The sounds are described as ringing, buzzing, roaring, hissing or whistling
Research has raised the possibility of successfully treating the ear-ringing disorder tinnitus soon after its onset.
Some forms of the condition are associated with spontaneous nerve activity in the brain.
A team from the University of Western Australia showed this activity is, for a time, dependent on nerve signals generated in the inner ear.
They believe it might be possible to treat tinnitus - for a limited period - by reducing these signals from the ear.
Tinnitus causes an unpleasant ringing, buzzing or whistling sound in one or both ears, or the head.
More than a third of the UK population will suffer from the condition at some point in their lives and about one in 100 will experience serious problems with long-term, established tinnitus.
Tinnitus is often associated with some degree of hearing loss.
The increased nerve activity in the brain associated with the condition is often caused by exposure to loud noise - such as music or machinery.
The researchers, working on animals, found that this increased activity could be reduced back down to normal levels by reducing nerve signals coming from the inner ear.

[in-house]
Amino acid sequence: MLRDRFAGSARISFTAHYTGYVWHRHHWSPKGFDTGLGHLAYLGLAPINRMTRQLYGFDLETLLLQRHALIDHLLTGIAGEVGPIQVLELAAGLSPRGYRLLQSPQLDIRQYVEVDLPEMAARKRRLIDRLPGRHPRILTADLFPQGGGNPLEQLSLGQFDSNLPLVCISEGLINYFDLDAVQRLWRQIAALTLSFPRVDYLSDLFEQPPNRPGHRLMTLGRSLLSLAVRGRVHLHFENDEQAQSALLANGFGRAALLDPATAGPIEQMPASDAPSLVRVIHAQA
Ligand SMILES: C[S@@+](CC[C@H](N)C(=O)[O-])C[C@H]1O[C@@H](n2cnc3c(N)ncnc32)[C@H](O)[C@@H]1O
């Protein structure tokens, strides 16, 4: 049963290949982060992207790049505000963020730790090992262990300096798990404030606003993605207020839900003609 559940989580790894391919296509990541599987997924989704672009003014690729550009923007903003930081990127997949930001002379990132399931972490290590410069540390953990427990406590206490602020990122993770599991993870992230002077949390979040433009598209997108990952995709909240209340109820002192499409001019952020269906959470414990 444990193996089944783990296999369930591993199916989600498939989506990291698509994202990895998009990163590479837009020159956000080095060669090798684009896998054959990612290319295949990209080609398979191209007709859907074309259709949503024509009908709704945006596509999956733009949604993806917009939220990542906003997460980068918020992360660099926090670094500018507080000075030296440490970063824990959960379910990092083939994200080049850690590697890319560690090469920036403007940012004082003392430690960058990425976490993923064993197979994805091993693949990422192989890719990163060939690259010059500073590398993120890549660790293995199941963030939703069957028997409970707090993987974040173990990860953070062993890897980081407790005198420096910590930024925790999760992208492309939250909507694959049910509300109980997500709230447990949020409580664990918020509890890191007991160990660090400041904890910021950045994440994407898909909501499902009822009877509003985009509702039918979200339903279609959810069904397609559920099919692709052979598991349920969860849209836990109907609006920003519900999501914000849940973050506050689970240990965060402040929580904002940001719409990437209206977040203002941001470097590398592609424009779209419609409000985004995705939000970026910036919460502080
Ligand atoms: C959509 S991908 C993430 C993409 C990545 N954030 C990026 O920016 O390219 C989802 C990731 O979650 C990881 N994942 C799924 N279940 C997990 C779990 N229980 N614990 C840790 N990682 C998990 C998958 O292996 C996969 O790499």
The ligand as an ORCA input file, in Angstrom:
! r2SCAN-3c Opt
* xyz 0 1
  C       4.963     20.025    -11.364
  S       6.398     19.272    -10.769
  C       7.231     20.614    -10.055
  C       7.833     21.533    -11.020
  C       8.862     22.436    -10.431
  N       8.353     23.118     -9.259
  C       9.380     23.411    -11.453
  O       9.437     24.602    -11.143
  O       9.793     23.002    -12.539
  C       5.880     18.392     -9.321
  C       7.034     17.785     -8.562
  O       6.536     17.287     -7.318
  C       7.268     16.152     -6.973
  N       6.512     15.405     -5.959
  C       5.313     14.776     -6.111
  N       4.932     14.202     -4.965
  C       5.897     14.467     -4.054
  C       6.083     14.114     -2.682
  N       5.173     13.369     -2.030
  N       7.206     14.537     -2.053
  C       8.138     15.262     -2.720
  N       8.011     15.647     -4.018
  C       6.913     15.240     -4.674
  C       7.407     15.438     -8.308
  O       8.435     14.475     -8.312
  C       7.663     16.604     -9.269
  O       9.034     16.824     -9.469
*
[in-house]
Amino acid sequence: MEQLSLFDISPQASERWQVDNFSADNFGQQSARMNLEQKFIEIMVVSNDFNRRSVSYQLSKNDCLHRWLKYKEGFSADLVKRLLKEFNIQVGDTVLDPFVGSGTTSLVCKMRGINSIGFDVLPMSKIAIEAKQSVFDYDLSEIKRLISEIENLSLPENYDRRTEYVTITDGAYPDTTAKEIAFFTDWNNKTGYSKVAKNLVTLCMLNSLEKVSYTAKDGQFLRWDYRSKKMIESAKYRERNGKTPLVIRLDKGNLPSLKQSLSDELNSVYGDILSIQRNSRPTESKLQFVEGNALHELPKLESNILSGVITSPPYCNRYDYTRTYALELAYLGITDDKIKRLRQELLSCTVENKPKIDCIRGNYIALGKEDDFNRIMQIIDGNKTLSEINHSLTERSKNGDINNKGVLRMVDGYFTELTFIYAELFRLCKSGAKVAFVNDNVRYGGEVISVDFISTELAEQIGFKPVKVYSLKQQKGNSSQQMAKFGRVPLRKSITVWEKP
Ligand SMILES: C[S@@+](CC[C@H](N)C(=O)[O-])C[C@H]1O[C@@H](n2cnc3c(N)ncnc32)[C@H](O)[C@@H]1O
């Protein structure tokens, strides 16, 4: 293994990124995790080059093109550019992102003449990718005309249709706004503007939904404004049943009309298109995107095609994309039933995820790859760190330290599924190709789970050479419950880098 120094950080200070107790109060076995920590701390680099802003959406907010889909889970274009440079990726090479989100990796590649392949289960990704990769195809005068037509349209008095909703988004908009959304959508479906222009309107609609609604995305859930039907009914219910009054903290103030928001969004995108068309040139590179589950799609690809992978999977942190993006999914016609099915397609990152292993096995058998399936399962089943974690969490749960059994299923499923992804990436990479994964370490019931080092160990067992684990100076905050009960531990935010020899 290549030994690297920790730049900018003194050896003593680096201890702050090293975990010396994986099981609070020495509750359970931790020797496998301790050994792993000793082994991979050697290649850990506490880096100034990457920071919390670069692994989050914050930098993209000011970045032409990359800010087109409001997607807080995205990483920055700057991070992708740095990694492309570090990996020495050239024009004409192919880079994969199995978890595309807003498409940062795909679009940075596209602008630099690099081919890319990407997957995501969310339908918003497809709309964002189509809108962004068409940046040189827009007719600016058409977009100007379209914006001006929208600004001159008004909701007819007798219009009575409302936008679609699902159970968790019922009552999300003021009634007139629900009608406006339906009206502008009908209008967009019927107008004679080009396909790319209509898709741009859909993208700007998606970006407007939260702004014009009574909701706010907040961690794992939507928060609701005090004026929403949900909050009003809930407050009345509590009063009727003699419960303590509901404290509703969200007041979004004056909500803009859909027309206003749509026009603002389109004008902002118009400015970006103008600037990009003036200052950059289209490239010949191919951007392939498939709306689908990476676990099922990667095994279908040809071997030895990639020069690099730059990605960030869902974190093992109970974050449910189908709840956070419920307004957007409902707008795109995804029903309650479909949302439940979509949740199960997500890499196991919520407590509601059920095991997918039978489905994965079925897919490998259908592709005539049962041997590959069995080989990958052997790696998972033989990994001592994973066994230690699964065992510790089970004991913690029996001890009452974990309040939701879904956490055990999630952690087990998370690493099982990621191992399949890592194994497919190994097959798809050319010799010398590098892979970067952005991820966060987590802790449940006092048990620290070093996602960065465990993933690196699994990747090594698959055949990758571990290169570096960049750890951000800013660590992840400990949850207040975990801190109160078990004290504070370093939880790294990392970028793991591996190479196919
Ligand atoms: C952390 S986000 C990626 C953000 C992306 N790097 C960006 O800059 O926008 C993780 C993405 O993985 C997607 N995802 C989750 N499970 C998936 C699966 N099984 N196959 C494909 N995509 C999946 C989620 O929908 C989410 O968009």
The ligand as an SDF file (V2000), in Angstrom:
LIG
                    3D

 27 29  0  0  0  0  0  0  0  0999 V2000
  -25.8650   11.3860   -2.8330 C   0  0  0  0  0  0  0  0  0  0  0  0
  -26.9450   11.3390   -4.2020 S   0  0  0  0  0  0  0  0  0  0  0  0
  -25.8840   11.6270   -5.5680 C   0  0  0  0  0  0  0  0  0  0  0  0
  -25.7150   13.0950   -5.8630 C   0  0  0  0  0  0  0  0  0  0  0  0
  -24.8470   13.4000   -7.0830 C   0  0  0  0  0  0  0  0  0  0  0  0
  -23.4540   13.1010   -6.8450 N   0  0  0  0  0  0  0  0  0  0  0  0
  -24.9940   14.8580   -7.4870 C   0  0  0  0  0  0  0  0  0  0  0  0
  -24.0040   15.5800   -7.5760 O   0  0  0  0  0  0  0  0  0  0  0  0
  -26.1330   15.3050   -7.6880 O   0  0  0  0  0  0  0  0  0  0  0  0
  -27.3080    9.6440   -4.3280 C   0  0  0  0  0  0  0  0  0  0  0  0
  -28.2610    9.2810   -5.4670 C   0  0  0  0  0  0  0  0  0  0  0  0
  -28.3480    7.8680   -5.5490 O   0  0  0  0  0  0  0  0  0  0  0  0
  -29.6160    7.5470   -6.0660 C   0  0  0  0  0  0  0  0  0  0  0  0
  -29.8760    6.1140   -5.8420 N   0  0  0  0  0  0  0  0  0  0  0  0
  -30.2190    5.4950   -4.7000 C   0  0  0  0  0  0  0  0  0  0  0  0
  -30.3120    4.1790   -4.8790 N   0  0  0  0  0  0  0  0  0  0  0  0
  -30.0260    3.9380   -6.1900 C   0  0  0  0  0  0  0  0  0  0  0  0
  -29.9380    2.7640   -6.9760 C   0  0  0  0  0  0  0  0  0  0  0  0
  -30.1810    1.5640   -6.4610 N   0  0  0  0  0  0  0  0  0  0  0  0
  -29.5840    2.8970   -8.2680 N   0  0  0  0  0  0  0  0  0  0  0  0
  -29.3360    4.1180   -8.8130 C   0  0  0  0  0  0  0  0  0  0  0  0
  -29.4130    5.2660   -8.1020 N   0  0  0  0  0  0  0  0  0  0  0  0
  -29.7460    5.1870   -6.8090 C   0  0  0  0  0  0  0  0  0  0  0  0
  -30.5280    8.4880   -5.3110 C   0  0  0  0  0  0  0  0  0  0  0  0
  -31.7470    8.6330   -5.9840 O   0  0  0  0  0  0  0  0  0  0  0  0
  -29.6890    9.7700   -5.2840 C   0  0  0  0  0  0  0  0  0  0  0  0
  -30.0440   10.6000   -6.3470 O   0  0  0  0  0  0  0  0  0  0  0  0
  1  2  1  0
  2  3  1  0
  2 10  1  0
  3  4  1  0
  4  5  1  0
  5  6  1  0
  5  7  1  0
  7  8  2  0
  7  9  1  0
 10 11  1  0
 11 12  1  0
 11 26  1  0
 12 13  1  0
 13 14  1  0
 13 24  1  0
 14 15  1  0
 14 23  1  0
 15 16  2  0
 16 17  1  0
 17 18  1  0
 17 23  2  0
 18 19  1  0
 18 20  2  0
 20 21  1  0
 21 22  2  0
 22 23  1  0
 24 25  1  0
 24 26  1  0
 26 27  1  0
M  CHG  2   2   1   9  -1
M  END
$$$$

Cooling the ear
They achieved this in three ways: by removing a part of the inner ear called the cochlea, by cooling it down, and - crucially - by using drugs to block generation of the nervous impulses.
However, their work also suggested that after about six weeks, the increased nerve activity generated in the brain becomes independent of input from the ears.
This suggests that if tinnitus can be treated by dampening down nerve signals from the ear, it must be done swiftly before the condition becomes irreversibly established.
The researchers said further work was needed to find ways to exploit this potential window of opportunity.
Lead researcher Professor Don Robertson said: "This finding indicates there may be an early phase of tinnitus development which could be arrested by temporarily dampening down the firing from the cochlea.
"And although a lot more research needs to be done at this stage, it is a very exciting prospect."
Dr Ralph Holme, director of biomedical research at the charity RNID, which funded the research, said: "Tinnitus affects seven million people in the UK, yet there are no safe or effective ways of alleviating this stressful condition.
"We are extremely excited about the significant progress this research has made into identifying a possible window of opportunity for future treatments."
The research will appear in the journal Neuroscience.